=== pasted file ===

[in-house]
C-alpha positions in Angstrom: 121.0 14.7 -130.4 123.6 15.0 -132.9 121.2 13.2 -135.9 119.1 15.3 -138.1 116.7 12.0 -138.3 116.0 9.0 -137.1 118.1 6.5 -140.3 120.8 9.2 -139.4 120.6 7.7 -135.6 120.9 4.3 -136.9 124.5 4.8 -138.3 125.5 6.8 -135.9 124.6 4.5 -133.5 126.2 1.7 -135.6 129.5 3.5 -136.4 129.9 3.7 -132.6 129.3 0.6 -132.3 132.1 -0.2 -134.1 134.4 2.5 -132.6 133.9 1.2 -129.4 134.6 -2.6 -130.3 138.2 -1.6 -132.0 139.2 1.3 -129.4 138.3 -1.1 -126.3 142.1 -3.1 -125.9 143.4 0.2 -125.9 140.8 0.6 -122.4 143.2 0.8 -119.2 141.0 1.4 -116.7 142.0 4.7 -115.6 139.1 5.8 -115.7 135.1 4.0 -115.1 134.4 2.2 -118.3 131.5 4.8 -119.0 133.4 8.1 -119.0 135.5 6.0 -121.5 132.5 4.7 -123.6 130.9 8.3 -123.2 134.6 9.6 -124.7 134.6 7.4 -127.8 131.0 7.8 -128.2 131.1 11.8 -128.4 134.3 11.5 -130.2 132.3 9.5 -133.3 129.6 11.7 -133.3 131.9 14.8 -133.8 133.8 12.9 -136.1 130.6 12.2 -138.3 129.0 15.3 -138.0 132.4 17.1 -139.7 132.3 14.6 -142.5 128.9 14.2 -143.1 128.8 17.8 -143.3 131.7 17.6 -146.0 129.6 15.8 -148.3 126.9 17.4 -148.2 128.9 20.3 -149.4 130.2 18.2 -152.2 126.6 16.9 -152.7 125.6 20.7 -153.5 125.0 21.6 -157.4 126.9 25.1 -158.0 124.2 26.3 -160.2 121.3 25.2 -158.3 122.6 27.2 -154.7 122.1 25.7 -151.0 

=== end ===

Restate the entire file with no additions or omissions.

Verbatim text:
[in-house]
C-alpha positions in Angstrom: 121.0 14.7 -130.4 123.6 15.0 -132.9 121.2 13.2 -135.9 119.1 15.3 -138.1 116.7 12.0 -138.3 116.0 9.0 -137.1 118.1 6.5 -140.3 120.8 9.2 -139.4 120.6 7.7 -135.6 120.9 4.3 -136.9 124.5 4.8 -138.3 125.5 6.8 -135.9 124.6 4.5 -133.5 126.2 1.7 -135.6 129.5 3.5 -136.4 129.9 3.7 -132.6 129.3 0.6 -132.3 132.1 -0.2 -134.1 134.4 2.5 -132.6 133.9 1.2 -129.4 134.6 -2.6 -130.3 138.2 -1.6 -132.0 139.2 1.3 -129.4 138.3 -1.1 -126.3 142.1 -3.1 -125.9 143.4 0.2 -125.9 140.8 0.6 -122.4 143.2 0.8 -119.2 141.0 1.4 -116.7 142.0 4.7 -115.6 139.1 5.8 -115.7 135.1 4.0 -115.1 134.4 2.2 -118.3 131.5 4.8 -119.0 133.4 8.1 -119.0 135.5 6.0 -121.5 132.5 4.7 -123.6 130.9 8.3 -123.2 134.6 9.6 -124.7 134.6 7.4 -127.8 131.0 7.8 -128.2 131.1 11.8 -128.4 134.3 11.5 -130.2 132.3 9.5 -133.3 129.6 11.7 -133.3 131.9 14.8 -133.8 133.8 12.9 -136.1 130.6 12.2 -138.3 129.0 15.3 -138.0 132.4 17.1 -139.7 132.3 14.6 -142.5 128.9 14.2 -143.1 128.8 17.8 -143.3 131.7 17.6 -146.0 129.6 15.8 -148.3 126.9 17.4 -148.2 128.9 20.3 -149.4 130.2 18.2 -152.2 126.6 16.9 -152.7 125.6 20.7 -153.5 125.0 21.6 -157.4 126.9 25.1 -158.0 124.2 26.3 -160.2 121.3 25.2 -158.3 122.6 27.2 -154.7 122.1 25.7 -151.0 